Our research

Current research

Our scientists spearhead animal-free research into prevention

Your support helps us fund new types of research into the causes of breast cancer. We work with scientists who undertake world-class research into how cancer-causing and hormone-disrupting chemicals increase the risk of breast cancer. Information on our current research is below.  

PFAS and Breast Cancer Research Details

Investigating effects of per- and poly-fluoroalkyl (PFAS) substances on breast cancer development

This project aims to investigate whether PFAS (“forever chemicals”) play a role in breast cancer development and determine whether microplastics that can leach PFAS are found in breast tissue. Normal breast cells will be exposed to PFAS at levels found in the blood and then be assessed for characteristics often found in cancerous cells. The effect of long and short-term exposure will be analysed to see what changes occur immediately and which develop over time. Breast tissue from patients will also be analysed for microplastics.

Lead researcher: Dr Mark Wade

Investigating effects of per- and poly-fluoroalkyl (PFAS) substances on breast cancer development. 

Breast Cancer UK is pleased to announce we have awarded a grant of £99,272.48 to Dr Mark Wade and colleague Prof Jeanette Rotchell, University of Hull, to fund a PhD studentship that will investigate whether PFASs play a role in breast cancer development and determine whether microplastics that can leach PFASs are found in breast tissue.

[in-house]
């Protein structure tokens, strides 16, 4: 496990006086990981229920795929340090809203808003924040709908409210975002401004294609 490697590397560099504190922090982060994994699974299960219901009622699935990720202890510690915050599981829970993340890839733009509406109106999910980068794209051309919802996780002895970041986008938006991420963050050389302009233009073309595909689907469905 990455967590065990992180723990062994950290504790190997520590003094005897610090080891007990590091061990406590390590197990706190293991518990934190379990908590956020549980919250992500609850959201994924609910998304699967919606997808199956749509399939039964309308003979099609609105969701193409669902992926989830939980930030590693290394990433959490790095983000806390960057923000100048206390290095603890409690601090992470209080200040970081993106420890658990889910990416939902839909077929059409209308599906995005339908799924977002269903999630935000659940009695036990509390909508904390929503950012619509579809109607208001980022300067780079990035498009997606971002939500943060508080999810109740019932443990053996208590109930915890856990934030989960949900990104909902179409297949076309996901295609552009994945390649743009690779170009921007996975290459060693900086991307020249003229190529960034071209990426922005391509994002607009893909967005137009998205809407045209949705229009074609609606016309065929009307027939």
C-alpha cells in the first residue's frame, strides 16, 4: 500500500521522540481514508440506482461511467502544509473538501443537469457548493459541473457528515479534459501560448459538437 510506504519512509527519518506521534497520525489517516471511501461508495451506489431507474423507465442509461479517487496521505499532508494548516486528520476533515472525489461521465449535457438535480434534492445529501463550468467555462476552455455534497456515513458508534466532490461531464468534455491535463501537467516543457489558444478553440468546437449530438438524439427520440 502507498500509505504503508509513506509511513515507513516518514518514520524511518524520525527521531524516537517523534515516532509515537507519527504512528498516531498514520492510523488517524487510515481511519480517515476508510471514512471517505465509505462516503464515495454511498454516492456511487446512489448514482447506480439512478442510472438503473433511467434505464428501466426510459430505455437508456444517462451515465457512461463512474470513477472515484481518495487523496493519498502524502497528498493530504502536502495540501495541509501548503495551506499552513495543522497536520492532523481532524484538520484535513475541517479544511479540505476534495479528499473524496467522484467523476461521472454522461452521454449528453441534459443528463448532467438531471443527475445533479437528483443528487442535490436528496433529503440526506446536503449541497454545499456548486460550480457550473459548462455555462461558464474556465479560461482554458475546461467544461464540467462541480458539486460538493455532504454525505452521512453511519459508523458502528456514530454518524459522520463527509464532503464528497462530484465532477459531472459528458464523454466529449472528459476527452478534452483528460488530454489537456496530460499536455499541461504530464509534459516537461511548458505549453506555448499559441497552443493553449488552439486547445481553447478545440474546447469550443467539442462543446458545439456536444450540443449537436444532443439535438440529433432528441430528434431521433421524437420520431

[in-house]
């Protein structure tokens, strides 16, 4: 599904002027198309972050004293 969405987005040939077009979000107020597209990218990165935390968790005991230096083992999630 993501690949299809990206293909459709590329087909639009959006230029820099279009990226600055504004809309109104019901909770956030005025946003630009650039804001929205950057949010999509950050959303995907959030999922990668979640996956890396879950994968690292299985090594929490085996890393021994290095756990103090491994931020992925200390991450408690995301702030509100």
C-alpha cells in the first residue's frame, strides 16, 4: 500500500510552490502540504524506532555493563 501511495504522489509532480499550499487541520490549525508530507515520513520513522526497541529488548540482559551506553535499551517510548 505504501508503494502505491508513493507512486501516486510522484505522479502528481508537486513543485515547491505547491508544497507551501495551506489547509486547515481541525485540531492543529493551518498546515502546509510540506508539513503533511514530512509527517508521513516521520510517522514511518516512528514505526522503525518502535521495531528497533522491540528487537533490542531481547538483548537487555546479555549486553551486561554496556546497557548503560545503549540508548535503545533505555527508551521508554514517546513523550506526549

Project details

As well as genetic predisposition and lifestyle factors, exposure to environmental contaminants increase breast cancer risk. However, in many cases, how these contaminants influence breast cancer development is less well understood. Microplastics are small plastic materials that have entered the environment via industrial practices or have been degraded from plastics used in consumer products.

We know microplastics are present in our gut, blood, and can be breathed into the lungs. Microplastics are a potential source of harmful chemicals in our body, as they can stick to microplastics and then leach off them into the surrounding environment. A group of synthetic environmental toxins, called per- and poly-fluoroalkyl substances (PFAS), are known to stick to, and leach from, microplastics. However, the role of PFAS in health and disease is poorly understood. PFAS are of particular concern as they are used in consumer goods, are found in the environment and have been detected in humans.